The beach ball underlines what is implicit in the set: this version of Happy Days takes place at the seaside. Director Natalie Abrahami began her professional career with a pair of Beckett plays, Not I and Play. She brings clarity and logic to Happy Days: the problem is, it’s the wrong kind of wrong. Instead of a non-specific sandy wasteland, Abrahami gives us a beach-side cliff. Instead of an inexplicable catastrophe that buries Winnie, we get an ordinary landslide. (The landslide seems to be caused by the bell that punctuates Winnie’s day, which has mutated into a savage klaxon, a physical force that shake and shapes the landscape.) Everything begins to make sense, simply by applying the kind of questions that directors always apply to plays (‘Where are they?’ ‘How did they get there?’ ‘What do they want?’). Beckett is brought into the canon, and away from the strange blip in time of 1950’s Paris.

These familiar directorial questions do not work with Beckett, however. More than any other writer, there is nothing outside of his texts. Ask too many questions, and the interrogation destroys the hermetic absurdity of his work.

Beckett was a minimalist, but Abrahami has given us Happy Days Maximus. Today, we think of minimalism in design terms, like the bling-y sleekness of an Apple iPhone. But in the 1950s, the minimalism of Beckett and his set designer Alberto Giacometti was shonky, sketchy, scratchy. It reflected a sparse European wasteland that had been stripped to its bones with no explanation. Big it up, and something is lost.

Rating: Three Stars

Mortality and Dirty Rotten Scoundrels

At the end of a long run, we are all dead.

At the end of a long run, we are all dead.

I went to see Dirty Rotten Scoundrels at the Savoy, which seemed like a good idea and turned out not to be. The show has been running almost a year, and will close this Saturday, March 7th. Maybe the show was never perfect though it is hard to believe it was quite as full of tics and quirks when Chris Hart described it as ‘a scandalous delight’ in The Sunday Times last April. This is how long-running shows end, I thought, as I watched Robert Lindsay stick out his chin and gyrate a leg in the style of a lewd, ageing Lothario, miming a virility he no longer possesses. Then Lindsay did it again, and I had the exact same thought again. And so the show went on, with Lindsay all-too convincing in the role of a con-man with his best days behind him, and me, contemplating my mortality one leg-shake at a time. In the long run, we are all dead. At the end of a long run in the West End, maybe it just feels as though you are.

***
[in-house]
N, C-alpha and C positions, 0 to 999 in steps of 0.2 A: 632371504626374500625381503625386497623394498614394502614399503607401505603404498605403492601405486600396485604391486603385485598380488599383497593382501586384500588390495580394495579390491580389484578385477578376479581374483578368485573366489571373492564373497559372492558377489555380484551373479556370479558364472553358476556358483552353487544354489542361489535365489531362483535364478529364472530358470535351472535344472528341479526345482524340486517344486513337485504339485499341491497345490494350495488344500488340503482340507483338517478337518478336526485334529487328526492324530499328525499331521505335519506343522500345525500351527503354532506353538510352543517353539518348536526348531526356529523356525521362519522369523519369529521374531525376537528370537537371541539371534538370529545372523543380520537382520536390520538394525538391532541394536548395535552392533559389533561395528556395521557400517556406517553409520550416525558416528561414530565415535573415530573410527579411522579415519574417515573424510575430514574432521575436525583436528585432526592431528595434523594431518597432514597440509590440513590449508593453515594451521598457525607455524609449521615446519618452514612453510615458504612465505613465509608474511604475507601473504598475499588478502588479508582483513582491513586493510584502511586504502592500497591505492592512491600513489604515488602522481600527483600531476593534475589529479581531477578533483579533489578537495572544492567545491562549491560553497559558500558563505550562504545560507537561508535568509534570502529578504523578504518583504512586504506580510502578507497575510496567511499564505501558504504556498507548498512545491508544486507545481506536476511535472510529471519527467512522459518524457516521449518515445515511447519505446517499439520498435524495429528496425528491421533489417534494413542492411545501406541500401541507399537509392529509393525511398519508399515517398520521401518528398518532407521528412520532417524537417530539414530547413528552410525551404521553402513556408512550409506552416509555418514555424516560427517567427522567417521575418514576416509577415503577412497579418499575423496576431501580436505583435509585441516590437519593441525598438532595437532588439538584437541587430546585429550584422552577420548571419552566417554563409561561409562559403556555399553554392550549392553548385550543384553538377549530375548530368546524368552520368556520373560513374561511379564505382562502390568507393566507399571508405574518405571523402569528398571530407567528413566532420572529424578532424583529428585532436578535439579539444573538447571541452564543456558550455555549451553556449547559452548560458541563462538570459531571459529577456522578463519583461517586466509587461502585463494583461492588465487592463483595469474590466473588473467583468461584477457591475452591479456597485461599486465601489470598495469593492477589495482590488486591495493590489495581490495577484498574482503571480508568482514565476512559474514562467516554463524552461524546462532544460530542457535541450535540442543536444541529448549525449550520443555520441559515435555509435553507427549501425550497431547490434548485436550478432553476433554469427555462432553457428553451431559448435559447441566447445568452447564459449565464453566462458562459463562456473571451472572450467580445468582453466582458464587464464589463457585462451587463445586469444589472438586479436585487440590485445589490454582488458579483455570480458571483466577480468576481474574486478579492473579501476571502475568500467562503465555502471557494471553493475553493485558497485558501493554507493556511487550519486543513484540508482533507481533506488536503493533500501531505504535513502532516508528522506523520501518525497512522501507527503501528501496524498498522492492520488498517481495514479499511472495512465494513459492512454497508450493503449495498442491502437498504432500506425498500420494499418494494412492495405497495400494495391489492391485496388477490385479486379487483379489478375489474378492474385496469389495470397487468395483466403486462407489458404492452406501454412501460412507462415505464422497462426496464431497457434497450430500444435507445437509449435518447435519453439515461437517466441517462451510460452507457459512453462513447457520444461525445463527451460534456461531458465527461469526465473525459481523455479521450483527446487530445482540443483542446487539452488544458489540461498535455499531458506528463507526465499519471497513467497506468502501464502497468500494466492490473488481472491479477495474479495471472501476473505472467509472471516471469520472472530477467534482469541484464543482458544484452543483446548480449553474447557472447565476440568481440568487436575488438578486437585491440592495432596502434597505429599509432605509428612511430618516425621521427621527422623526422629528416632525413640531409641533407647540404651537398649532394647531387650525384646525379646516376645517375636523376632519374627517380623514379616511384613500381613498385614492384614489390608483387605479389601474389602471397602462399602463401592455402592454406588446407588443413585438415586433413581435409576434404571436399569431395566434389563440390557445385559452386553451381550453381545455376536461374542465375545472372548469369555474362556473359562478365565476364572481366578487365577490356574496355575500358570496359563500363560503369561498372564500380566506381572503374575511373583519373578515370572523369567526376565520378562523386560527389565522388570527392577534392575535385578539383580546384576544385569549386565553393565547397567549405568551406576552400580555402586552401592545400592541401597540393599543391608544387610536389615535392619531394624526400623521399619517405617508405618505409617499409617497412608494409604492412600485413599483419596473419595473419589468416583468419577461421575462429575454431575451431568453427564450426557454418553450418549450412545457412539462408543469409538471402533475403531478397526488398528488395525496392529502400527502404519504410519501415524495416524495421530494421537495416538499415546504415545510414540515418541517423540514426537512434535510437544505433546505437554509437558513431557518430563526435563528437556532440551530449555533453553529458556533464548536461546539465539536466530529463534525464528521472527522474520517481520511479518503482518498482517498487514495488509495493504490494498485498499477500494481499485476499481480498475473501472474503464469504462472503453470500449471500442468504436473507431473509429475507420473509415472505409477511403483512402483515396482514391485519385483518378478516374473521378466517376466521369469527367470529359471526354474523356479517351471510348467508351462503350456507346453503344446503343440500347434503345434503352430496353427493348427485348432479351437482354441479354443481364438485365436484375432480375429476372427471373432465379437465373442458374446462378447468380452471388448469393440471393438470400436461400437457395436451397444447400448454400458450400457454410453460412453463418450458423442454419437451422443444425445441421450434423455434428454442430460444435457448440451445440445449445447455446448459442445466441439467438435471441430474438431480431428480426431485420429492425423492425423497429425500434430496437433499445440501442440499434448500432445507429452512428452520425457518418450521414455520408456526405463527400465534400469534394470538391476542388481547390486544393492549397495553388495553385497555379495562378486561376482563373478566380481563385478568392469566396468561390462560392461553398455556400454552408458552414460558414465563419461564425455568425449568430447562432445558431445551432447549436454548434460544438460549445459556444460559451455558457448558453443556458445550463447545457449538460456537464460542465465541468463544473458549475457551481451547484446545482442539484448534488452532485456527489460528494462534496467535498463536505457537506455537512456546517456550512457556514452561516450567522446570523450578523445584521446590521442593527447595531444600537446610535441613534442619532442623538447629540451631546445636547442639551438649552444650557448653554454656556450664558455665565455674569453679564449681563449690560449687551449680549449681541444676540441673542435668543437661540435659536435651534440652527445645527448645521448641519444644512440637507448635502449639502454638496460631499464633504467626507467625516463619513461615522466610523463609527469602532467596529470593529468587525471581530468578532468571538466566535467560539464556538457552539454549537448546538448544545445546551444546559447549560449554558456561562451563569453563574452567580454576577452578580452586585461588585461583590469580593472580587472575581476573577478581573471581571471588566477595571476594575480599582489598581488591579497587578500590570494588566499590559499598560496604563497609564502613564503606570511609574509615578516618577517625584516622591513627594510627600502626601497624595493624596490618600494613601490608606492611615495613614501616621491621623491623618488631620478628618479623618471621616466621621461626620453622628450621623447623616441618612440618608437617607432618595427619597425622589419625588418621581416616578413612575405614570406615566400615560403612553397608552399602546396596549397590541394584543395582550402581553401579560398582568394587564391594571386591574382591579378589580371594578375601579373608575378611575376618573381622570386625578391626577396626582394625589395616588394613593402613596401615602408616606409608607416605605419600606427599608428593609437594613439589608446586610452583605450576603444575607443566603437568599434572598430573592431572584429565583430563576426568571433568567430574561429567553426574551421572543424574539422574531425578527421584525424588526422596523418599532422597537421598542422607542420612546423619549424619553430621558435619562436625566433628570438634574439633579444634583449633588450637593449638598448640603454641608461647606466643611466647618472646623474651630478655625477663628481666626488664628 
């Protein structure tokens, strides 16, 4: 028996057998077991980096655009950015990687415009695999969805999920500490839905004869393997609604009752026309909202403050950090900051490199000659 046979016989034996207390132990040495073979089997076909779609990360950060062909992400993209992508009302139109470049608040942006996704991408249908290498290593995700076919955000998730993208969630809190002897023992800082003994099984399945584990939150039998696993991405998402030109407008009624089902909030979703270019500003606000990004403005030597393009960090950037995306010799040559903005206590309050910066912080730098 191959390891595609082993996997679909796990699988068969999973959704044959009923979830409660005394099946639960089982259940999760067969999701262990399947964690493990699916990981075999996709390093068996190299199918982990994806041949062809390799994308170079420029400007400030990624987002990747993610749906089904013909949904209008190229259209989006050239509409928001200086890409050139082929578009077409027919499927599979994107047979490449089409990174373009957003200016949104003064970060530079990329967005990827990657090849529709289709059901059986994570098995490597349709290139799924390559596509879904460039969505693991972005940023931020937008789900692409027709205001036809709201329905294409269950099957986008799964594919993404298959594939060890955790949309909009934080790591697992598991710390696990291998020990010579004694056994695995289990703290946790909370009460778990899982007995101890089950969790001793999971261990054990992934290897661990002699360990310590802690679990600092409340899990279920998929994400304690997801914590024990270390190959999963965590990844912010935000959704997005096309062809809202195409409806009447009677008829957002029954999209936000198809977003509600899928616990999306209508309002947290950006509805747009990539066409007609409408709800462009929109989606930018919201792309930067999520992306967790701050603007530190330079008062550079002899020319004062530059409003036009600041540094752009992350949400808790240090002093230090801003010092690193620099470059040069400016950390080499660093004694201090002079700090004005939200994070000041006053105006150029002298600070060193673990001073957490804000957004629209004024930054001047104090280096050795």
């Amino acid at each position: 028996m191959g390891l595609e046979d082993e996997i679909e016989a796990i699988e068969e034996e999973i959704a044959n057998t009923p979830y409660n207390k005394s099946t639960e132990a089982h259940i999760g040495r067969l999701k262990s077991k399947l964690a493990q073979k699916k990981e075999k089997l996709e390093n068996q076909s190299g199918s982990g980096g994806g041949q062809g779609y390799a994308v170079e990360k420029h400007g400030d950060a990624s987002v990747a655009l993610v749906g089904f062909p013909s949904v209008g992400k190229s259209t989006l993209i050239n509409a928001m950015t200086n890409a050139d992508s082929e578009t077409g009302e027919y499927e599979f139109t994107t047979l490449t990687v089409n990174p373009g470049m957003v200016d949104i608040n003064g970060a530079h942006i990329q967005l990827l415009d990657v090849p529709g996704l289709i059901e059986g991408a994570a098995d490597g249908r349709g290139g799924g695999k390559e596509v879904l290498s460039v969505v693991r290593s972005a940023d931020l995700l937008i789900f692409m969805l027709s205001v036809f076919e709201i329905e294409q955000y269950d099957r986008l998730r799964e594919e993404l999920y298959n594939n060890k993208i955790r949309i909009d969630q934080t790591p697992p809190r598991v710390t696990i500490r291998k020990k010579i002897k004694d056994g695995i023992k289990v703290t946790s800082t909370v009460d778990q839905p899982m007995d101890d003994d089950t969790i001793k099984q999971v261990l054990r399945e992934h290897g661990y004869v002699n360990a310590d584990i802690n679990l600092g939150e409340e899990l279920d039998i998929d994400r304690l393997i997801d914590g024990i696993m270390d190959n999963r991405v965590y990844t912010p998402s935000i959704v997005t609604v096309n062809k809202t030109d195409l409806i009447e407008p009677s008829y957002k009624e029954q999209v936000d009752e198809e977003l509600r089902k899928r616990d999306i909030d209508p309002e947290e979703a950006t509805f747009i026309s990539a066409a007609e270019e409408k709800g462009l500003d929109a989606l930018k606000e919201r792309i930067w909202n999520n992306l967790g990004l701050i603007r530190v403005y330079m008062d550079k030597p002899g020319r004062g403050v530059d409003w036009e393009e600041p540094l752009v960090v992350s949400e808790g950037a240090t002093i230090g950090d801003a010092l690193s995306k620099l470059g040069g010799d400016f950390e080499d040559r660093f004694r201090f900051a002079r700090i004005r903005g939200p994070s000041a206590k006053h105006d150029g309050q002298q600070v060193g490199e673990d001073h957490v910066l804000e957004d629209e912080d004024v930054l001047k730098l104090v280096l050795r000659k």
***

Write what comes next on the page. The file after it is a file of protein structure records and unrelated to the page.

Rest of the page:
Robert Lindsay’s jutted chin and leg shake reminds me of the signature gesture of Bobby Ball, a northern comedian of the 70s and 80s who now plays Lee Mack’s dad in the sitcom, Not Going Out (and possibly in real-life, too). Bobby Ball’s ticcing leg signalled that, in his own head, he was still cock-of-the-walk, and raring to go. Lindsay may have been doing the bit with his leg since the start of Dirty Rotten Scoundrels’ run, but I doubt it. The stuff that creeps into a show gives itself away. Lindsay also throws a Hitler salute into the routine where he plays psychiatrist, Dr Shuffhausen, a familiar bit of business since Peter Sellers’ Dr Strangelove. The problem is, the accompanying song uses the Yiddish word ‘mensch’ and the idea that Shuffhausen is both Jewish and a Nazi suggests maybe Lindsay has not thought this through. He is throwing in stuff that he hopes will get a laugh – and sometimes it does, if the audience is old enough to recognise it.

I first saw Robert Lindsay as a teenager, when he used to act regularly at the Royal Exchange in Manchester. He loves audiences, and audiences love him back. He has never shown much respect for the idea of a ‘fourth wall’ and why should he? It’s just a piece of dogma and not a very useful one: the truth is, every new show has to decide what kind of relation to build with its audience. Lindsay could be brilliant at this – but not this time.

Dirty Rotten Scoundrels has fewer laughs than you would expect. Maybe this is why Lindsay started throwing in dated references to older comic turns, as though reprising his Old Vic success as Archie Rice. only this time for real. In playing to the audience, this show has become chock-full of random tics. At the end of a long run, perhaps the audience becomes too distant – like a weak radio signal, transmitting a message into the night, while the performers drift out of the show’s orbit and into deep space.

Rating: 2 Stars